After the termination of the Revolutionary War, the hardy settlers of the west had still a contest to maintain, which often threatened their extermination. The Indian tribes of the west refused to bury the hatchet when Great Britain withdrew her armies, and they continued their terrible devastation. The vicinity of the Ohio River, especially, was the scene of their operations.
A return of the rank and occurrences that have happened to the Officers of the 3rd New Hampshire Regiment from 8 Nov, 1776 to 1 Jan, 1780. Name Rank From what time to what time Remarks Alex Scammell 2nd Lieut 8 Nov 1776 – 1 Jan 1780 Henry Dearborn promoted to Major Lieut Col 8
Attucks, Crispus, An Indian-negro half-blood of Framingham, Mass., near Boston, noted as the leader and first person slain in the Boston massacre of Mar. 5, 1770, the first hostile encounter between the Americans and the British troops, and therefore regarded by historians as the opening fight of the great Revolutionary struggle. In consequence of the
War had now raged between the mother country and her colonies of North America for more than three years. It had become fierce and sanguinary along the Atlantic. But the people of West Florida, whose government was composed chiefly of military dependencies, had hitherto enjoyed peace. They were mostly loyal subjects of the King. But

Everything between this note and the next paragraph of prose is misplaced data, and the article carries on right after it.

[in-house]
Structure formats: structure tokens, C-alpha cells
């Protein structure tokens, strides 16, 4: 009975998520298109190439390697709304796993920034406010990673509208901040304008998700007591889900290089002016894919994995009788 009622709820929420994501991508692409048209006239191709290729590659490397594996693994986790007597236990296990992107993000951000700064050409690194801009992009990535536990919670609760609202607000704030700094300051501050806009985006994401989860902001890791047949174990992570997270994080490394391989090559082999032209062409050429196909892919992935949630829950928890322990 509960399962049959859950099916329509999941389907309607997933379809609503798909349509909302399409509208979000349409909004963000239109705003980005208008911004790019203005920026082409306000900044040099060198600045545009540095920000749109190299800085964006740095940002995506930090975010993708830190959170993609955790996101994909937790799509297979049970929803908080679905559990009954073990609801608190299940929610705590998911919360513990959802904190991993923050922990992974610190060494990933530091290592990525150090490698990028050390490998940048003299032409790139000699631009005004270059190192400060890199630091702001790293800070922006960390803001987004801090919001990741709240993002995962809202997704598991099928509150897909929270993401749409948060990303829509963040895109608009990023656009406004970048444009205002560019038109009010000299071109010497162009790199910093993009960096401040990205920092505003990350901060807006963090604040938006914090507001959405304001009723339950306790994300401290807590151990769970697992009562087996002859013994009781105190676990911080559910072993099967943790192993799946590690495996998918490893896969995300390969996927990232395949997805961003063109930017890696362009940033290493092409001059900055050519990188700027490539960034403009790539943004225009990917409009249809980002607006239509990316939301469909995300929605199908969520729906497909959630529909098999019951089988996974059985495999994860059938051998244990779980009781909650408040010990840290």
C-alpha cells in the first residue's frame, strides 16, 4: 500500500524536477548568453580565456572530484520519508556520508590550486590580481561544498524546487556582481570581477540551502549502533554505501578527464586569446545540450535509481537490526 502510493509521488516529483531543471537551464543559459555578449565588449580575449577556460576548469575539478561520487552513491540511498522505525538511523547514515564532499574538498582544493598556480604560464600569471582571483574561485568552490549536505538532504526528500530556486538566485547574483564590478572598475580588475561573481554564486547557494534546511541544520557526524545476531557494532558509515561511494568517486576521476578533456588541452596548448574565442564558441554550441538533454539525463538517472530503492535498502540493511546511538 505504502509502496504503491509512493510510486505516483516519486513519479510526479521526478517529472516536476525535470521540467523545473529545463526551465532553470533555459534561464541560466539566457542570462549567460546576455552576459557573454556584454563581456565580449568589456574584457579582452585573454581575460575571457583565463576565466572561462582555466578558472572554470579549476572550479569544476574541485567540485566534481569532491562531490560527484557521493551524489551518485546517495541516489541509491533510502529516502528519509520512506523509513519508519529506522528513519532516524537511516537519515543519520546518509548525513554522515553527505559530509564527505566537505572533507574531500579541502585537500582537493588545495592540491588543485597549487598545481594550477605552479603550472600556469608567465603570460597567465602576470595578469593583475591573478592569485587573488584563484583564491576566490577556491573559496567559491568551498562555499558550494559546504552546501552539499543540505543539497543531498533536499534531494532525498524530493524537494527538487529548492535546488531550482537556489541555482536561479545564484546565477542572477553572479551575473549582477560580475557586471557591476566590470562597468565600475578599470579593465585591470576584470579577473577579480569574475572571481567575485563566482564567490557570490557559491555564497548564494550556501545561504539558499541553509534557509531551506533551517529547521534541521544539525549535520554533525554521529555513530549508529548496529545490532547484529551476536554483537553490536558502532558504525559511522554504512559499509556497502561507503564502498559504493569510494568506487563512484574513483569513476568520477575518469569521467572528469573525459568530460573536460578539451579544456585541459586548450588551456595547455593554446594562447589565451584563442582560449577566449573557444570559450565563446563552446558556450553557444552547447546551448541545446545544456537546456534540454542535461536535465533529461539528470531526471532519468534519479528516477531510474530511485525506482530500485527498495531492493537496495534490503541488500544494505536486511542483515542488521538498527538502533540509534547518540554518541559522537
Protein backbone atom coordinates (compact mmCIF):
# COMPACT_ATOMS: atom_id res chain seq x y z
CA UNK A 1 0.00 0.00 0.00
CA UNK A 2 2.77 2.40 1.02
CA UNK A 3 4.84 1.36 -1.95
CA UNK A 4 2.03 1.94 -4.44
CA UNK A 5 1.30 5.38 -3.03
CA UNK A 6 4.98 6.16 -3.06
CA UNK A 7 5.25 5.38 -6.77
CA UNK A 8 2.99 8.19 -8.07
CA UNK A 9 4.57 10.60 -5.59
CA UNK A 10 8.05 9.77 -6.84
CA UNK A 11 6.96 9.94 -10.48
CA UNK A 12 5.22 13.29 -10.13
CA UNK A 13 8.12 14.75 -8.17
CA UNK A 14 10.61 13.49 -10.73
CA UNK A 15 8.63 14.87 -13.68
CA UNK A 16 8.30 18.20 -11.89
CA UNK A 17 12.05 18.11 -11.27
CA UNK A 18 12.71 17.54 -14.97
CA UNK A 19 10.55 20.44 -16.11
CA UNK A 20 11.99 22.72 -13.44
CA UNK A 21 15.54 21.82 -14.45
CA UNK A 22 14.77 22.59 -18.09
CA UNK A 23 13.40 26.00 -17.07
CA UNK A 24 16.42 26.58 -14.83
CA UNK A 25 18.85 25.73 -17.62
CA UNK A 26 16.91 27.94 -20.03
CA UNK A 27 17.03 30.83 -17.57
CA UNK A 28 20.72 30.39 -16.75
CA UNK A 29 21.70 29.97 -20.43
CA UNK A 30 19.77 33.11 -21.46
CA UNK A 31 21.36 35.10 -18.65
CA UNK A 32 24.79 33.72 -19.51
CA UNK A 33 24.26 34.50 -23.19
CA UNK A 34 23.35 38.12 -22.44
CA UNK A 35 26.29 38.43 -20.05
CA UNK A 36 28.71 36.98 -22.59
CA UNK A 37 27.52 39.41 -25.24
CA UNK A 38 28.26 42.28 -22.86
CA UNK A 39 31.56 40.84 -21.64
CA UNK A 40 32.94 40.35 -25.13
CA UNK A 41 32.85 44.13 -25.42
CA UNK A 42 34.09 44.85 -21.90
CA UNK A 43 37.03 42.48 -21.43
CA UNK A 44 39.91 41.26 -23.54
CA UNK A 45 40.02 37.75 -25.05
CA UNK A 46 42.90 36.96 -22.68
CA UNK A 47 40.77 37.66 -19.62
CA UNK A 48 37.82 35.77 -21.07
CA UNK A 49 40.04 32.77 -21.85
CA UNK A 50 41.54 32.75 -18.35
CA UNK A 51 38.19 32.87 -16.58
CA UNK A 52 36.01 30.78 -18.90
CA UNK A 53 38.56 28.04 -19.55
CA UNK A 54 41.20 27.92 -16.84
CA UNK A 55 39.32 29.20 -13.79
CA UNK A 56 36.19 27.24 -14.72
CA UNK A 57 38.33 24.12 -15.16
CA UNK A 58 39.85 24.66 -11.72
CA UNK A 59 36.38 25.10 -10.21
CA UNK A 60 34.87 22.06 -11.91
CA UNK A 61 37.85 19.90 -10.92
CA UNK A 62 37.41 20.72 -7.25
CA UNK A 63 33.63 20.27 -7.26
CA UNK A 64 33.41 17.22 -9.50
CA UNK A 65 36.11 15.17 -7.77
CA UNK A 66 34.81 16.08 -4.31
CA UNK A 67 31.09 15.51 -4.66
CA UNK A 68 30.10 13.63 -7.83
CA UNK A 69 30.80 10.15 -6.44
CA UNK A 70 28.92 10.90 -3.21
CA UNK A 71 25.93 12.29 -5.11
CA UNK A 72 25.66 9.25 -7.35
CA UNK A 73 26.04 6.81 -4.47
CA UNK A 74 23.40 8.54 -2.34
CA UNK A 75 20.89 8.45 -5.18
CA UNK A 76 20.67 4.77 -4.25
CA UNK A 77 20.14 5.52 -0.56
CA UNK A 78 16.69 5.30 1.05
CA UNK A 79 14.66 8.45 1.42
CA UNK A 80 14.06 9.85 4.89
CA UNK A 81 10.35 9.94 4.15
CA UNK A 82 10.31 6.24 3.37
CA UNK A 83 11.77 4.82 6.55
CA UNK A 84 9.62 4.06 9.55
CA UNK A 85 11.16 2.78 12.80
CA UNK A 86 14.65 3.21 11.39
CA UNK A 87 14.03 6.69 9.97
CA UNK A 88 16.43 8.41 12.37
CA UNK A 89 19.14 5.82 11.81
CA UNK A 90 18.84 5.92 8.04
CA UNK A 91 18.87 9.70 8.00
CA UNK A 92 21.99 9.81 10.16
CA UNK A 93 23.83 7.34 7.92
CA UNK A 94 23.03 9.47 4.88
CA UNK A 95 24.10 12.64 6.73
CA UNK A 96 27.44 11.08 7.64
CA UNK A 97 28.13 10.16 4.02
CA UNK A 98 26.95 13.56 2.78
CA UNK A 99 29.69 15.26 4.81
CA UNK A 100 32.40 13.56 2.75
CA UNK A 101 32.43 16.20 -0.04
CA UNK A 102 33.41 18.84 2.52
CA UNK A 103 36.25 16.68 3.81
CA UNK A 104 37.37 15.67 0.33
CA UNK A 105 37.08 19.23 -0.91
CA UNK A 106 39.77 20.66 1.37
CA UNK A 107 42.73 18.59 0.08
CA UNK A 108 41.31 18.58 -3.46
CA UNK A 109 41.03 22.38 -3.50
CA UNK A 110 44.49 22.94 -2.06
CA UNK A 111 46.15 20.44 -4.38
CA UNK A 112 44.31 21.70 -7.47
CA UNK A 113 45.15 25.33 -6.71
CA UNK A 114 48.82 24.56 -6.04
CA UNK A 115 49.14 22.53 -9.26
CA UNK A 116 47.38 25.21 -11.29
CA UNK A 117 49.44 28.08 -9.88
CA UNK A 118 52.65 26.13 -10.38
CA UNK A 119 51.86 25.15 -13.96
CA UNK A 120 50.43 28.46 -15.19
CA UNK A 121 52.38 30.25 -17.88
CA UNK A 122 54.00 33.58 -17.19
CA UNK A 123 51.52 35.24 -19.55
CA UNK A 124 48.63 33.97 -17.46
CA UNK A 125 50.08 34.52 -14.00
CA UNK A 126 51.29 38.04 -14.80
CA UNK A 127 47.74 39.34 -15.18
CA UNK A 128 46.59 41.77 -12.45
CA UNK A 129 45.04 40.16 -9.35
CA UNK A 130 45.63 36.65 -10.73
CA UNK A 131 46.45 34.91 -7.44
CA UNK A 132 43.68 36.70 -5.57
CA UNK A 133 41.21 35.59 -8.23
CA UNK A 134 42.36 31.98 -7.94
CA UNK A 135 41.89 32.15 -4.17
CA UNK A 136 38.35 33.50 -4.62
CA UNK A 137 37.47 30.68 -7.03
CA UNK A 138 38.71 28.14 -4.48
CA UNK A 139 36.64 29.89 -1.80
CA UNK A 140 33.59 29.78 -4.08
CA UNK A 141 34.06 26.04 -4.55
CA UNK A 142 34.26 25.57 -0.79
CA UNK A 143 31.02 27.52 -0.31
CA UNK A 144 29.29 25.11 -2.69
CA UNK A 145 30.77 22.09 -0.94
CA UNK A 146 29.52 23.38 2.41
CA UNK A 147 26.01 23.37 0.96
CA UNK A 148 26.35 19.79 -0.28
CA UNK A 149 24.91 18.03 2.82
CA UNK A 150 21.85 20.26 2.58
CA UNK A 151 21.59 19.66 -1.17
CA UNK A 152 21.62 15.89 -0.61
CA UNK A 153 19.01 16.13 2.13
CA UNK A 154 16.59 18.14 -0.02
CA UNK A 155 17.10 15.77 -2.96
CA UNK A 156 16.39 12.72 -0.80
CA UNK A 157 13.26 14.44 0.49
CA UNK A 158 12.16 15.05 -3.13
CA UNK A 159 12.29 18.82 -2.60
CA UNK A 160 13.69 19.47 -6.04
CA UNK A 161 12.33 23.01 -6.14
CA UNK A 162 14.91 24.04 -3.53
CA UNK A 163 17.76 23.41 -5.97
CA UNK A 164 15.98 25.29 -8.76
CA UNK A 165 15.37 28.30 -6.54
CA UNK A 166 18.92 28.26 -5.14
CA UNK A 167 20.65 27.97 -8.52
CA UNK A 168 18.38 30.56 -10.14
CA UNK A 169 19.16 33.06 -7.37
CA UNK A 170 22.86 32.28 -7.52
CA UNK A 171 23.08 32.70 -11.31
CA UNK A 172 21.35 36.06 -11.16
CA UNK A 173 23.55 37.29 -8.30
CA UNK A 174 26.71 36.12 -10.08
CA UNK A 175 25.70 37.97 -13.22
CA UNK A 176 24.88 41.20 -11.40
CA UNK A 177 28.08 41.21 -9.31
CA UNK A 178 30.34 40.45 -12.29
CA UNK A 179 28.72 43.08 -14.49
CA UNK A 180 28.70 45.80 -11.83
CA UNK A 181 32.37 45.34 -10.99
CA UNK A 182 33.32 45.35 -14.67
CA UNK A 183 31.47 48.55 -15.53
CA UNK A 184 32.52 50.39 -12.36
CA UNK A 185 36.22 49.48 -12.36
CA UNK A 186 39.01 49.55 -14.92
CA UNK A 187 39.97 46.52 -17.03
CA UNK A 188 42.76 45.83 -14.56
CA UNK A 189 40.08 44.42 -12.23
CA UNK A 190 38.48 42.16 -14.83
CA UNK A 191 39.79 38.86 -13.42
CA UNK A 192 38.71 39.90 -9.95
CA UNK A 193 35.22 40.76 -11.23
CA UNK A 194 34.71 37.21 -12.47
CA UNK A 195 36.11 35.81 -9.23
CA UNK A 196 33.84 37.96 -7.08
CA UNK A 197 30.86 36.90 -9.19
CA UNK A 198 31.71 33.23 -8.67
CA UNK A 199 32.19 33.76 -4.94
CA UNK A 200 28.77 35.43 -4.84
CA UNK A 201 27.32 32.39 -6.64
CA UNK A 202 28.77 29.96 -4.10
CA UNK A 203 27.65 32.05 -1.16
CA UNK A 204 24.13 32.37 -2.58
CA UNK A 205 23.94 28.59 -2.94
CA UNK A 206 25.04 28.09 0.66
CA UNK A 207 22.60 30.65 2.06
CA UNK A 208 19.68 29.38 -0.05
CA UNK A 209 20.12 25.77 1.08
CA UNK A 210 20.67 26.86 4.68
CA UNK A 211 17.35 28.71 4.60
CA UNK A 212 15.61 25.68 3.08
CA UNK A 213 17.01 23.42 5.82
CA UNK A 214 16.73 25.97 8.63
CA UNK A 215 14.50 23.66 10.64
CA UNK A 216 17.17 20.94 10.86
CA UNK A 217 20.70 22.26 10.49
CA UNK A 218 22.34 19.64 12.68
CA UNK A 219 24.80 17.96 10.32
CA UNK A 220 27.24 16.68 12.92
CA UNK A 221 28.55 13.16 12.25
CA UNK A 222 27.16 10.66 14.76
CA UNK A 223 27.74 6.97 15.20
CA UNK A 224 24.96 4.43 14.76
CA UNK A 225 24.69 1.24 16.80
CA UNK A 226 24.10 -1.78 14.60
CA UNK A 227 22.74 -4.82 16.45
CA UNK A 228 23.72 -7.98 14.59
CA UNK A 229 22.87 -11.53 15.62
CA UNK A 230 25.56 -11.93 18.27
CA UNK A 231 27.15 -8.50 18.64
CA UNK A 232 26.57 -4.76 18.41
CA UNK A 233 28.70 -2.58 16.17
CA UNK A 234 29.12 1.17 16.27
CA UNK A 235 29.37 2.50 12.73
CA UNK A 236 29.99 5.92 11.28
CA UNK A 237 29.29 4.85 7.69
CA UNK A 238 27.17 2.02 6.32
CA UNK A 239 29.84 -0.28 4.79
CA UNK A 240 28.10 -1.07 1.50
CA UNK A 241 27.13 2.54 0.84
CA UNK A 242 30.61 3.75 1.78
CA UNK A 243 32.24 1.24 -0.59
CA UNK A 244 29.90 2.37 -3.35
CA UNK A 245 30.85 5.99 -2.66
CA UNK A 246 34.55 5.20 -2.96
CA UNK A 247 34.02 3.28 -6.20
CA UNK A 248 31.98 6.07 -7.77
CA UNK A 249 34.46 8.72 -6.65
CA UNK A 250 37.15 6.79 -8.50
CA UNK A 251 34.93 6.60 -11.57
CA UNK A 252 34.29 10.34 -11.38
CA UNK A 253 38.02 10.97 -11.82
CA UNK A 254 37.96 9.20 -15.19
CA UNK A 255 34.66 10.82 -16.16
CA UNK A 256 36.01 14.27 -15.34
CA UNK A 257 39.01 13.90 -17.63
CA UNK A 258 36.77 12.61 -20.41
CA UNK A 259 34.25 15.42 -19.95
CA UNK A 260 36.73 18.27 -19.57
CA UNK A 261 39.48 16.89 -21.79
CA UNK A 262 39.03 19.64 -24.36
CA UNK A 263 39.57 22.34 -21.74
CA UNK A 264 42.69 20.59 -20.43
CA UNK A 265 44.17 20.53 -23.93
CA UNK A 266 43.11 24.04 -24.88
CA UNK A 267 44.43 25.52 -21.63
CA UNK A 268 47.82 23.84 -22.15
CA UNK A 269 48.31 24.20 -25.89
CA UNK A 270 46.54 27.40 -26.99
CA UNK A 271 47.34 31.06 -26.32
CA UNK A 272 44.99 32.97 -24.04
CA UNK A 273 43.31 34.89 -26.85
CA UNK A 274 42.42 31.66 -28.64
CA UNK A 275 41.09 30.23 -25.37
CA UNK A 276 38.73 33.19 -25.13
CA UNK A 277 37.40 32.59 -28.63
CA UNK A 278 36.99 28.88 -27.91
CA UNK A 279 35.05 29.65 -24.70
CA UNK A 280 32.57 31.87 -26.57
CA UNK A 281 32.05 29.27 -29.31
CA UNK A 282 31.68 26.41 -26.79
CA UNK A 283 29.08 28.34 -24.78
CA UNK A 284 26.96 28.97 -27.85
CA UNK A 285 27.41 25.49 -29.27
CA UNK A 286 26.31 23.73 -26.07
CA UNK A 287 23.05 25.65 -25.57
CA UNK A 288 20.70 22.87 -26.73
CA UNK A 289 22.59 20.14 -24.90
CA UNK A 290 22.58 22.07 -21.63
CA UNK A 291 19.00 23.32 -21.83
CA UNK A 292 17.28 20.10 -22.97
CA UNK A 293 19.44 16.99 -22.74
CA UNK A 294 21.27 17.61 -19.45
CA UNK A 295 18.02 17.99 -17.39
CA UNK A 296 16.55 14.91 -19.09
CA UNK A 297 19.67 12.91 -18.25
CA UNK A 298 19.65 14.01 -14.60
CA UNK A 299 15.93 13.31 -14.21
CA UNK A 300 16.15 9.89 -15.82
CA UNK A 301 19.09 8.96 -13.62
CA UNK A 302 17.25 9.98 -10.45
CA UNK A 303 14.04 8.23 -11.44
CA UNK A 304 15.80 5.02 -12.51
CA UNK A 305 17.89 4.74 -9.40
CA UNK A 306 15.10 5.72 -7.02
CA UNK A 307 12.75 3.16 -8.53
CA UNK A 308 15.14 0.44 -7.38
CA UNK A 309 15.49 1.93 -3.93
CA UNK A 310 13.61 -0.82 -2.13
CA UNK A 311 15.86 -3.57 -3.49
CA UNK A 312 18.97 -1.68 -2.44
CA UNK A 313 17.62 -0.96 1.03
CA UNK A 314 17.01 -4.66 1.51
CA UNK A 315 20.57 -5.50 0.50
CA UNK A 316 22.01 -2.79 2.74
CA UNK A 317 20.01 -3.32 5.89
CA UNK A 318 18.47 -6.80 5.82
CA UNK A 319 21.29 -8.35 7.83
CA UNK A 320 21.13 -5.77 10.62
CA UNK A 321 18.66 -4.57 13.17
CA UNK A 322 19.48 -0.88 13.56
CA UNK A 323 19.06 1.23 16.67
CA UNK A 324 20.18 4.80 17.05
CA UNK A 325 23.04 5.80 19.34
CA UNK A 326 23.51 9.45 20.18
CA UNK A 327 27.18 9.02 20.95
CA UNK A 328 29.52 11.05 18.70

Alabama Revolutionary War Soldiers: Being a list of names, compiled from authentic sources, of soldiers of the American Revolution, who resided in the state of Alabama.
BACON, RICHARD, aged 73, and a resident of Madison County; private and commissary Virginia Continental Line; enrolled on December 31, 1832, under act of Congress of June 7, 1832, payment to date from March 4, 1831; annual allowance, $73.33.-Revolutionary Pension Roll, in Vol. xiv, Sen. Doc. 514, 23rd Cong., 1st sess., 1833-34. BAGWELL, FREDERICK, a
ADAMS, BRYANT, a resident of Montgomery County; private, particular service not shown; enrolled on September 26, 1834, under act of Congress of June 7, 1832, payment to date from March 4, 1831; annual allowance, $30; transferred to North Carolina, letter August 29, 1836.-Pension Book, State Branch Bank, Mobile. AGNEW, GEORGE, a resident of Lauderdale County;
CADENHEAD, JAMES, Sen., aged 98, resided in Pike County, June 1, 1840.-Census of Pensioners, 1841, p. 149. CAFFEY, JOHN. The Alabama Journal, Montgomery, August 28, 1826, contains the obituary of John Caffey : “Died, at his plantation, in the vicinity of Montgomery, on Saturday, the 19th, inst. (Aug. 19, 1826), of bilious fever, Mr. John
DAILY, OWEN, aged 76, resided in Monroe County, June 1, 1840.-Census of Pensioners, 1841, p. 149. DARBY, BENJAMIN, aged 86, and a resident of Clarke County; private S. C. Militia; enrolled on April 18, 1833, under act of Congress of June 7, 1832, payment to date from March 4, 1831; annual allowance, $38.32; sums received
GALESPIE, DANIEL, aged 77, resided in Chambers County, June 1, 1840, with David Taylor.-Census of Pensioners, 1841, p. 149. GARISON, STEPHEN, aged 83, resided in Walker County, June 1, 1840, with Silas Garison.-Census of Pensioners, 1841, p. 150. GARNER, JOHN, age not given, a resident of Butler County; service not given because of the loss